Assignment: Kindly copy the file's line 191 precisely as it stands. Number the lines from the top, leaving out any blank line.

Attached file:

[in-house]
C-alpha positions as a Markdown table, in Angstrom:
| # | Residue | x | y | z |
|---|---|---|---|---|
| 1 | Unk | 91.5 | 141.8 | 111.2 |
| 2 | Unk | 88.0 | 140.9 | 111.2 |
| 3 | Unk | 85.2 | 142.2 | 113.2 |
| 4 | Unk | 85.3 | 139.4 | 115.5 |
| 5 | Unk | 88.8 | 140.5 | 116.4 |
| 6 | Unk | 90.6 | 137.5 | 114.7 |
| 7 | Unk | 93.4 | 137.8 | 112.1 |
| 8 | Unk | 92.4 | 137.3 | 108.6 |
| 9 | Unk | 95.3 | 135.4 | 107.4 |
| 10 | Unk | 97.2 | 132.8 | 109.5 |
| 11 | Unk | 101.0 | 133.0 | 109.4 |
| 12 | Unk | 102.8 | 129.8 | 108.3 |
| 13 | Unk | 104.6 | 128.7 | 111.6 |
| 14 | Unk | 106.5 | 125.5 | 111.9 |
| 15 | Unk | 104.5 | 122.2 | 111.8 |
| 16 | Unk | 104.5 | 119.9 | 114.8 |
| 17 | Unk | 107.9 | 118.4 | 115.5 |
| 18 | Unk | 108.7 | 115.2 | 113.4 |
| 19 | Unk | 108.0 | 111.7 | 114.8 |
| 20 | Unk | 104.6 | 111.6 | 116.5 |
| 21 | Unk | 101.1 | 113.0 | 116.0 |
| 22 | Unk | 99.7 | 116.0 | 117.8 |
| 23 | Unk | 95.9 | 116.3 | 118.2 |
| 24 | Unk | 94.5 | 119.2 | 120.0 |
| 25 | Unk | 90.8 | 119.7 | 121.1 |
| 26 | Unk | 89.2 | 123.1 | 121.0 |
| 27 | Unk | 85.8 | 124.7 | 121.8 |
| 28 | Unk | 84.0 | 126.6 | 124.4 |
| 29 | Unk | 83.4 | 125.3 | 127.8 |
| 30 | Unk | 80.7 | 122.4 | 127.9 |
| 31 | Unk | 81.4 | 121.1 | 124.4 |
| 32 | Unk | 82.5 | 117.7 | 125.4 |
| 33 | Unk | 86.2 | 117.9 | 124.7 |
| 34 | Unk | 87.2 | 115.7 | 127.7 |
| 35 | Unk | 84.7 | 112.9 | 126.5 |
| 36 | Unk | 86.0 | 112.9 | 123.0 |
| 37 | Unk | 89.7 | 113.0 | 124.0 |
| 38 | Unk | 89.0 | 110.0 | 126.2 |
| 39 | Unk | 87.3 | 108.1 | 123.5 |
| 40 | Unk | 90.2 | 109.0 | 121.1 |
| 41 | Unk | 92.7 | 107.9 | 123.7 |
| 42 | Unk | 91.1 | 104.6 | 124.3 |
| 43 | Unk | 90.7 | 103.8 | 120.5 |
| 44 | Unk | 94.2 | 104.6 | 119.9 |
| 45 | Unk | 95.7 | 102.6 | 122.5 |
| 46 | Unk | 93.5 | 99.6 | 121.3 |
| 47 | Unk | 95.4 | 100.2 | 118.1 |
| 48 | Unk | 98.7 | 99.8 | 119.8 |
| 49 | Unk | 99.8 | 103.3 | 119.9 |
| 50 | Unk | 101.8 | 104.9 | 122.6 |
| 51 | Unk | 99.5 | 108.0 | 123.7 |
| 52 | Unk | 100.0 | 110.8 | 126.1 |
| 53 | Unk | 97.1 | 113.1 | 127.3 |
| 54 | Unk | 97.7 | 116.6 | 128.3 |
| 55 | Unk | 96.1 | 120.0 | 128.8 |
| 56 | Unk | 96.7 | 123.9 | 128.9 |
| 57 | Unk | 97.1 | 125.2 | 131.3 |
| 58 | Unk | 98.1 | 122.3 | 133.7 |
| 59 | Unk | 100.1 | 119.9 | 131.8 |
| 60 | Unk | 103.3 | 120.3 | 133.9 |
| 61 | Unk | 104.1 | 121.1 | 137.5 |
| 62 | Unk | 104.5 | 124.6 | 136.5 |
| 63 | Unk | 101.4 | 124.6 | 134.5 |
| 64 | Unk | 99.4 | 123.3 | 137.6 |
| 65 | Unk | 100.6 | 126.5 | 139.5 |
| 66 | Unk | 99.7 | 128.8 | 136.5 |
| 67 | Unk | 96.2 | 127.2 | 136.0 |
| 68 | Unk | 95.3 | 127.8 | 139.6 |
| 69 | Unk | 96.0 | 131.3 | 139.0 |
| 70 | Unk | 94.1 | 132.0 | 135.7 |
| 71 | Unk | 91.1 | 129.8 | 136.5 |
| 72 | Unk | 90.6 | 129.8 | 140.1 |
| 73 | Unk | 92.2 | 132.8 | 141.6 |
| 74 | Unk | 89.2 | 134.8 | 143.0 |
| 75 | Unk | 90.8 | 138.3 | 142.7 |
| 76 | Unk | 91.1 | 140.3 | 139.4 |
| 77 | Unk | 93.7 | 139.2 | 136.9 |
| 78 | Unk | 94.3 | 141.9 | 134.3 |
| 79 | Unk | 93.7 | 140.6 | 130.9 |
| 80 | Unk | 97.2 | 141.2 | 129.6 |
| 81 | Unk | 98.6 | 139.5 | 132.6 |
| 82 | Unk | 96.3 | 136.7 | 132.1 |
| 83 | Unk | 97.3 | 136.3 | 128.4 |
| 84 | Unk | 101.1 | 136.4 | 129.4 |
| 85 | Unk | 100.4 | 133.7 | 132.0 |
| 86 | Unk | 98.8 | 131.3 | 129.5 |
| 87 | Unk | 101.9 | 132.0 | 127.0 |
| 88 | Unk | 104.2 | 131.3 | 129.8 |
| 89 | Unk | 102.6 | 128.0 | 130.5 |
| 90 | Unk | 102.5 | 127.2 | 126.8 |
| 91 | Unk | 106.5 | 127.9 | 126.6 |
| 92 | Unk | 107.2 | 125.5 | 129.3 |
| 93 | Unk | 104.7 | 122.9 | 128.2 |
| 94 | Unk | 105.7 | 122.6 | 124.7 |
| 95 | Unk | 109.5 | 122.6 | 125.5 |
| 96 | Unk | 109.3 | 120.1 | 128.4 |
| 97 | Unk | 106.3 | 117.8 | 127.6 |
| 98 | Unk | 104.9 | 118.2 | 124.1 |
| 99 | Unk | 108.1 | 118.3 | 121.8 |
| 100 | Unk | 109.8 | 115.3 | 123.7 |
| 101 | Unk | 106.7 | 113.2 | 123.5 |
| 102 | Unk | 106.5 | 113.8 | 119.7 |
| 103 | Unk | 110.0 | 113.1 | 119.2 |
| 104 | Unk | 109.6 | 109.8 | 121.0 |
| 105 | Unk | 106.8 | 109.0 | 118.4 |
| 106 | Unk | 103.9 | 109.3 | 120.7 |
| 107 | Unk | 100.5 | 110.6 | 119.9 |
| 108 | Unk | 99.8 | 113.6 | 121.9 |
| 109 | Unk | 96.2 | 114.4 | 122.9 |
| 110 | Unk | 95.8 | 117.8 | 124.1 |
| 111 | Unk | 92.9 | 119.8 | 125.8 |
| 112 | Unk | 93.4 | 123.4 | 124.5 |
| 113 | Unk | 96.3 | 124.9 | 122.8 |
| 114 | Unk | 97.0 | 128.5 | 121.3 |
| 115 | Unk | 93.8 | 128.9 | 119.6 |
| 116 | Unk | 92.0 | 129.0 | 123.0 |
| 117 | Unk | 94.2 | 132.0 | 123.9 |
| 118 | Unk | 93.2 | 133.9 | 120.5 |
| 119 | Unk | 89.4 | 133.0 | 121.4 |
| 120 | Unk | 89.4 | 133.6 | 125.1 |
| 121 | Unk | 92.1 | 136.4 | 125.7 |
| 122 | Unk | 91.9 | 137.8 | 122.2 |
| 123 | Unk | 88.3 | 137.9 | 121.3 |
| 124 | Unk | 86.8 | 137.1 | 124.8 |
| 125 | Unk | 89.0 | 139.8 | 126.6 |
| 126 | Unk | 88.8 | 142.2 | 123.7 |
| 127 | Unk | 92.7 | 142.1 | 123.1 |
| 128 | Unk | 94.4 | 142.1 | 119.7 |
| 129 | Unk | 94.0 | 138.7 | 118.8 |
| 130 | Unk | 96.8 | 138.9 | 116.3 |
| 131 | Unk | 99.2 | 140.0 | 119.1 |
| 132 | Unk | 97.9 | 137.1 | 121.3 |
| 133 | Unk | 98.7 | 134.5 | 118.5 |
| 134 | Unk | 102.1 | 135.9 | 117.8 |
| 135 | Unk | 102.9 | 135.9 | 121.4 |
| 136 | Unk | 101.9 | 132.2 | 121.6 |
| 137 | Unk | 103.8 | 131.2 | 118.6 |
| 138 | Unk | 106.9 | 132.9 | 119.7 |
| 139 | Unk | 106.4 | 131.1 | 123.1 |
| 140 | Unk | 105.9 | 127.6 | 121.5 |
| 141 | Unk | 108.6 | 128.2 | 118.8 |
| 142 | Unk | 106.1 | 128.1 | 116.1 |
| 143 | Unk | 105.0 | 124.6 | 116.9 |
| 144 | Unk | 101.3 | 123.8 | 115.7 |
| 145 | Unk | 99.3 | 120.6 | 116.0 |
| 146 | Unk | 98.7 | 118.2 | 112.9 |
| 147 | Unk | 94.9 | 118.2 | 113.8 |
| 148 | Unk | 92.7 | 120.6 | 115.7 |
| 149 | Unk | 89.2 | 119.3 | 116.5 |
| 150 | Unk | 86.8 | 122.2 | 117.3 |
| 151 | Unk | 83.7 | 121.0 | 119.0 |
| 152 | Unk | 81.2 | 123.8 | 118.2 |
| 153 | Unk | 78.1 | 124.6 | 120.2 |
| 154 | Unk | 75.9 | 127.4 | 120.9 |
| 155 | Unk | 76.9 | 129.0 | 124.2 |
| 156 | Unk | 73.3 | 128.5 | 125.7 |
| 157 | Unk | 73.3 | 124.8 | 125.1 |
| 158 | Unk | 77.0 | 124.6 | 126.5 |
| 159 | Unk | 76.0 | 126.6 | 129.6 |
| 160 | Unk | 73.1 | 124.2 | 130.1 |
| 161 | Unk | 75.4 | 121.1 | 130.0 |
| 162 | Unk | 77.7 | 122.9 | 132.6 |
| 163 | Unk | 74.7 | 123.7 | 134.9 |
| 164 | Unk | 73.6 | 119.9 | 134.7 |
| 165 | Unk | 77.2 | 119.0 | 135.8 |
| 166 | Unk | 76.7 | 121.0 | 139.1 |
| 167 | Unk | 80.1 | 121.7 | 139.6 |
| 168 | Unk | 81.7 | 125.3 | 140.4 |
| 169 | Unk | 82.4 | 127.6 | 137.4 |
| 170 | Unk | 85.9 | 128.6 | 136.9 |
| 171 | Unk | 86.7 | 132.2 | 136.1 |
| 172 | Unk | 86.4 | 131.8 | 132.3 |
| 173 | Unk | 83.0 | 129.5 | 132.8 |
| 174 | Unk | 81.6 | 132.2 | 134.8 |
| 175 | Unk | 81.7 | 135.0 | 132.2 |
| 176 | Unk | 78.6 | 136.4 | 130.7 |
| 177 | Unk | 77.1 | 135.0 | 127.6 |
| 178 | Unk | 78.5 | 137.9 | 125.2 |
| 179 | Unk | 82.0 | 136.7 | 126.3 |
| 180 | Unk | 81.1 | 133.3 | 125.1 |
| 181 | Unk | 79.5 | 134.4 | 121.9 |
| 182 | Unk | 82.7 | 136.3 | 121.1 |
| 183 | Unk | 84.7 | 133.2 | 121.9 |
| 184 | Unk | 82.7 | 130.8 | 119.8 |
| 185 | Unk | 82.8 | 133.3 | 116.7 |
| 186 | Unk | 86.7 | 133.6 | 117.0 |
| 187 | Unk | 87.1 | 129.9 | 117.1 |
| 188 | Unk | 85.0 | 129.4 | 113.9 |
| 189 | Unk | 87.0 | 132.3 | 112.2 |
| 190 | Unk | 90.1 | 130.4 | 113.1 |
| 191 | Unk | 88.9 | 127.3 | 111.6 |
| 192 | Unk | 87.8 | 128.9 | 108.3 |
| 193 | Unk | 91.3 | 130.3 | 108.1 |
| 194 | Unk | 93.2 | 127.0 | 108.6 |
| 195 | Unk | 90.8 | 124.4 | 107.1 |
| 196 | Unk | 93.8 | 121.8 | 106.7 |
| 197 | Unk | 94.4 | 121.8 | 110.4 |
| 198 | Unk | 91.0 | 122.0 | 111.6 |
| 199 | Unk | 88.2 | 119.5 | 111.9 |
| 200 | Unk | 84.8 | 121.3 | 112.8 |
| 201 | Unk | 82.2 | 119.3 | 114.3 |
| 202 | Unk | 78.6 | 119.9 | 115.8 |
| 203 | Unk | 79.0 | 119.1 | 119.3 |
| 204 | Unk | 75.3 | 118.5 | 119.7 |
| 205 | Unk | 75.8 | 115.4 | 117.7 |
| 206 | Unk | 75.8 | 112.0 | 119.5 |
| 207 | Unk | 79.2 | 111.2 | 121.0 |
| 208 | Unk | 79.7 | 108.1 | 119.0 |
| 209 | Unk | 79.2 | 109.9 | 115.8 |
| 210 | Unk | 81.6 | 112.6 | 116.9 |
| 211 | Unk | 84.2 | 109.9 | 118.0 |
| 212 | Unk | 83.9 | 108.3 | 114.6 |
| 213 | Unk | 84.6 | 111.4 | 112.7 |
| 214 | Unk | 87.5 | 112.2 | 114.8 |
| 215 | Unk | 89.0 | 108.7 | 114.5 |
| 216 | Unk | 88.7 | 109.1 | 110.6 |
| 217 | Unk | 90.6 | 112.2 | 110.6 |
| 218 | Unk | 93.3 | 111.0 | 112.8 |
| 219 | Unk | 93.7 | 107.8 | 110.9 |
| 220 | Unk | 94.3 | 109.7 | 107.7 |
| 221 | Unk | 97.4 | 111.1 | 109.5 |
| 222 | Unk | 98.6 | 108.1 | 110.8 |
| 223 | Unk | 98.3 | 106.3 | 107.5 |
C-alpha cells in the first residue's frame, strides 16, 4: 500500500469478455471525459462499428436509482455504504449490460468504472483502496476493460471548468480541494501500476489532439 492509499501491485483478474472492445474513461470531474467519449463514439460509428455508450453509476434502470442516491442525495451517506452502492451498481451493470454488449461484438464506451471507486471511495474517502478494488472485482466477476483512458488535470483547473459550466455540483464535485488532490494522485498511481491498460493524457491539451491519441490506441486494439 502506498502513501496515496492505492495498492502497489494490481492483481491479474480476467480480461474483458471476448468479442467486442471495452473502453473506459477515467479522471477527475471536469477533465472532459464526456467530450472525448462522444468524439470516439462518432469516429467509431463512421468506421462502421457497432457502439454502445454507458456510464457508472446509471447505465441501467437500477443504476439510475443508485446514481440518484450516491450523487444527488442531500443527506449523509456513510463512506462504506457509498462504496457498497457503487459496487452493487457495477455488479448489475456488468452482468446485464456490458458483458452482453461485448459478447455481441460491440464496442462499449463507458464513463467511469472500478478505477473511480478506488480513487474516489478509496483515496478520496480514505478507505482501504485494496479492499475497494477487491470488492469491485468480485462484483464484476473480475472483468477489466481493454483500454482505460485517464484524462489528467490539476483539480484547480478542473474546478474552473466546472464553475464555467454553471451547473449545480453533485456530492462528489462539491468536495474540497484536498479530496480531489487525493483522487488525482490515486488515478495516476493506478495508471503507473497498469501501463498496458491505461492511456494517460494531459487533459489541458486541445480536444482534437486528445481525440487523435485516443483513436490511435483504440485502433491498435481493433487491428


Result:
| 187 | Unk | 87.1 | 129.9 | 117.1 |